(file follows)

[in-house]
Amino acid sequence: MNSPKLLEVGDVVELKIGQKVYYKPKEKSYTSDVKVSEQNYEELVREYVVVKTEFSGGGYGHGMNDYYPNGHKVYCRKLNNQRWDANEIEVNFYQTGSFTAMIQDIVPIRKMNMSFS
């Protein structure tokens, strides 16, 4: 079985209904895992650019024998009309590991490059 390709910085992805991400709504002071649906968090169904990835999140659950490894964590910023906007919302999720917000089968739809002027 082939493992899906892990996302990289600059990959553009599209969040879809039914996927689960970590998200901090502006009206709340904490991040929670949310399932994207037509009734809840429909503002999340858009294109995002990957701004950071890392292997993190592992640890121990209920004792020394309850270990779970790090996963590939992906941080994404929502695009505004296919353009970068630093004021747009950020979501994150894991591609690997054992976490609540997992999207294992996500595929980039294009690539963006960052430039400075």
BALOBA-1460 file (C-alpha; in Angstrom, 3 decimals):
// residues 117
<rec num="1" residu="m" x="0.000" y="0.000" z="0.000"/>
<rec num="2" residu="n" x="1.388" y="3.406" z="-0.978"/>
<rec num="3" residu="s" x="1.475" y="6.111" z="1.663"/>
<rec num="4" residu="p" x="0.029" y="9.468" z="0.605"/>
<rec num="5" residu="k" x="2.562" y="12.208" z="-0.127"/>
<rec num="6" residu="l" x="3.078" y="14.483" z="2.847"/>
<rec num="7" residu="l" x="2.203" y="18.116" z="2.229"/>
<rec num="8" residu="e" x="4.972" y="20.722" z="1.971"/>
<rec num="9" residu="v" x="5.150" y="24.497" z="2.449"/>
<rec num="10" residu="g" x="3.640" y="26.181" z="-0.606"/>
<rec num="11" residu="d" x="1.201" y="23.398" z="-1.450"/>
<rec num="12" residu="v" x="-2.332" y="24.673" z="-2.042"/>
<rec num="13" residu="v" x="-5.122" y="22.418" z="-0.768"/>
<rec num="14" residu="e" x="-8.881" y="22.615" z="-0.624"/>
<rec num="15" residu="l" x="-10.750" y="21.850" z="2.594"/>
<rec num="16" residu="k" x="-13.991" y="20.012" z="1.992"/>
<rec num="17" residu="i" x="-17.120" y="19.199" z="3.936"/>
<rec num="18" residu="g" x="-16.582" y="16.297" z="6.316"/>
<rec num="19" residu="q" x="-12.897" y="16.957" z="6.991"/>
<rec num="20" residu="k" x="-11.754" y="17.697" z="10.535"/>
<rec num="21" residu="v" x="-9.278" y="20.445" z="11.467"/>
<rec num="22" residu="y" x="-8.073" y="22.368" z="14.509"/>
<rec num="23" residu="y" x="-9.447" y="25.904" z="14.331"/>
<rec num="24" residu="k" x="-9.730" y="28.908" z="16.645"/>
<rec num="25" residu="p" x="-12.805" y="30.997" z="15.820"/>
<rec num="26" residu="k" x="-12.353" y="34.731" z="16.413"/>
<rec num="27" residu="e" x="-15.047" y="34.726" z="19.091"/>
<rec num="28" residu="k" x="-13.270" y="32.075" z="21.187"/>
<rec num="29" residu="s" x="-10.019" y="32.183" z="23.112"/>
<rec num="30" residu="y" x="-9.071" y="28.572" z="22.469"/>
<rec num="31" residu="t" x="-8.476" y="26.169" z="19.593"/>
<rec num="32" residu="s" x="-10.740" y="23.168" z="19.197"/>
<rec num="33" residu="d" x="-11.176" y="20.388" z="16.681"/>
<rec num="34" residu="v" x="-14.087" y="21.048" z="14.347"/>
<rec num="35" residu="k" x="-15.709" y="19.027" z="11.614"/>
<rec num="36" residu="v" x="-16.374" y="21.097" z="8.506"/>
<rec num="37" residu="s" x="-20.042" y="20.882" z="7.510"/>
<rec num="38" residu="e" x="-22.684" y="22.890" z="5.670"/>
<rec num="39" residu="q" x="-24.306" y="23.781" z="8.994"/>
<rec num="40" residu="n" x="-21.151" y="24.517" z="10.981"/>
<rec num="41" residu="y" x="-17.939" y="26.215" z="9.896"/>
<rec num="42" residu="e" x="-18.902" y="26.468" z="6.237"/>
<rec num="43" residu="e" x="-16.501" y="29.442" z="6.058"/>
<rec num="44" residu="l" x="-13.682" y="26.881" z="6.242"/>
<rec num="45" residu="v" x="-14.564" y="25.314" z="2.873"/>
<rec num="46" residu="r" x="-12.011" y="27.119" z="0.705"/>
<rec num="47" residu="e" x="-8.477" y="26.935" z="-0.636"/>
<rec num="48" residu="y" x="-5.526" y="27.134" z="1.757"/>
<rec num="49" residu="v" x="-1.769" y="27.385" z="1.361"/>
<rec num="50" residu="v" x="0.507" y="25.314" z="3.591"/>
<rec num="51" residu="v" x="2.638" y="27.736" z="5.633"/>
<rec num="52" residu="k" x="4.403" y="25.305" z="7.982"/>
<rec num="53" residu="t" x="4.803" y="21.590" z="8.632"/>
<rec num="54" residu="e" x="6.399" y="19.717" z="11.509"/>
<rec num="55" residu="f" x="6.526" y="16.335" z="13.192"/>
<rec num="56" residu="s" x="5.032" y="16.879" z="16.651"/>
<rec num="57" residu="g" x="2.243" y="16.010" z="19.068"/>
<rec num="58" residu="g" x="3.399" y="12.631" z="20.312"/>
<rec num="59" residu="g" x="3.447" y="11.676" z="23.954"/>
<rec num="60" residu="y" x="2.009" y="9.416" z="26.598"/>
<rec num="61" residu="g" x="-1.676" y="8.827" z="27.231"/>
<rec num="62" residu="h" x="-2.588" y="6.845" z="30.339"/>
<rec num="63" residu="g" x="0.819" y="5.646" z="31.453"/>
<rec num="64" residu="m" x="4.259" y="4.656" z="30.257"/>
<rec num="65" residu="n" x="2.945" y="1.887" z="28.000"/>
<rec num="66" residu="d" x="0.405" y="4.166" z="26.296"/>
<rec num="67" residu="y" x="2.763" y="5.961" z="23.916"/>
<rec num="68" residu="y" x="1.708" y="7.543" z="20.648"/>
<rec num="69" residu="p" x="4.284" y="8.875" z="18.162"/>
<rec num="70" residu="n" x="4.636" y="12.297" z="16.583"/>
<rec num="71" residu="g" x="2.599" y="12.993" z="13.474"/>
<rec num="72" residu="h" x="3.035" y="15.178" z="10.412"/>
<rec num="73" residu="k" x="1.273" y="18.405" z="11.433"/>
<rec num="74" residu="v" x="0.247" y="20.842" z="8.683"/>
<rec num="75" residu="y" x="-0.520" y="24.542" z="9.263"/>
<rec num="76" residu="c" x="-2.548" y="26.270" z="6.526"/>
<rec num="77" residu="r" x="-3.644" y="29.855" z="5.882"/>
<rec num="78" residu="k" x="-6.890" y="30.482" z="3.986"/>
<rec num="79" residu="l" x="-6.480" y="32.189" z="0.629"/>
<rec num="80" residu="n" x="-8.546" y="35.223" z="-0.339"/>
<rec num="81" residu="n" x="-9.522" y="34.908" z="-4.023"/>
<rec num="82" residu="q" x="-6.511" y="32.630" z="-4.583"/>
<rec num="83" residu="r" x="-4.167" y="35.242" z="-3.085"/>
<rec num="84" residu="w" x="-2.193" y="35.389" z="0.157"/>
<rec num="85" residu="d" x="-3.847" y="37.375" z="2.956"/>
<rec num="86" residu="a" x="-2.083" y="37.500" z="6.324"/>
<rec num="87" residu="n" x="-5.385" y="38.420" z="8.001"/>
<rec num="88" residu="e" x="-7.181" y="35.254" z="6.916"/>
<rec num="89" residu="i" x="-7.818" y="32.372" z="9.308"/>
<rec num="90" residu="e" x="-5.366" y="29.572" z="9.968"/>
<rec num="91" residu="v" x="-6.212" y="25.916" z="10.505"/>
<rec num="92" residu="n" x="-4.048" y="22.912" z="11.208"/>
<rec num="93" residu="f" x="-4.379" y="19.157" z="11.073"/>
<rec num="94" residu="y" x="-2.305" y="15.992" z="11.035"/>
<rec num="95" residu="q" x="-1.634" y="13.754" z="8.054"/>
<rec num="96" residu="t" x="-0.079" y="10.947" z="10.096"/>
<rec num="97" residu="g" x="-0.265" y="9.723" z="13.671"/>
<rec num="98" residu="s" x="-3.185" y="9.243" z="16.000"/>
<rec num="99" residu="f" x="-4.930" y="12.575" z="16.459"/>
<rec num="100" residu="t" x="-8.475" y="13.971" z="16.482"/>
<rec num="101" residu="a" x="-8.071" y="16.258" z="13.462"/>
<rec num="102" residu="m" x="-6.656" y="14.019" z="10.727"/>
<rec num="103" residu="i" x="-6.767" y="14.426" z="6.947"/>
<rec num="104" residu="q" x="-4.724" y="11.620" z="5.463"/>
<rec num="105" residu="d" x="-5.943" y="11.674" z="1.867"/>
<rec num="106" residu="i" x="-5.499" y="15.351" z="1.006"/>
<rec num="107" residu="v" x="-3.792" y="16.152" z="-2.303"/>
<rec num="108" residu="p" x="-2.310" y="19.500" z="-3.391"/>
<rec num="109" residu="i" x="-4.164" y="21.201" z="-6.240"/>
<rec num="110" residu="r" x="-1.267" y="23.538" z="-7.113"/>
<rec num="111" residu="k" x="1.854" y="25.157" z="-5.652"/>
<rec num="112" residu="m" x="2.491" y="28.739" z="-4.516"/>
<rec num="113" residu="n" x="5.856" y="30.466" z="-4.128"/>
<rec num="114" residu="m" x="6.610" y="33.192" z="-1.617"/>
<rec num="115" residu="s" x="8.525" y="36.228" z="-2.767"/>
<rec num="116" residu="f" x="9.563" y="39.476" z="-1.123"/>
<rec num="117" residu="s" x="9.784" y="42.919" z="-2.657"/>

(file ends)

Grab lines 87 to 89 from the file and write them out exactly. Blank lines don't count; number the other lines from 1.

<rec num="82" residu="q" x="-6.511" y="32.630" z="-4.583"/>
<rec num="83" residu="r" x="-4.167" y="35.242" z="-3.085"/>
<rec num="84" residu="w" x="-2.193" y="35.389" z="0.157"/>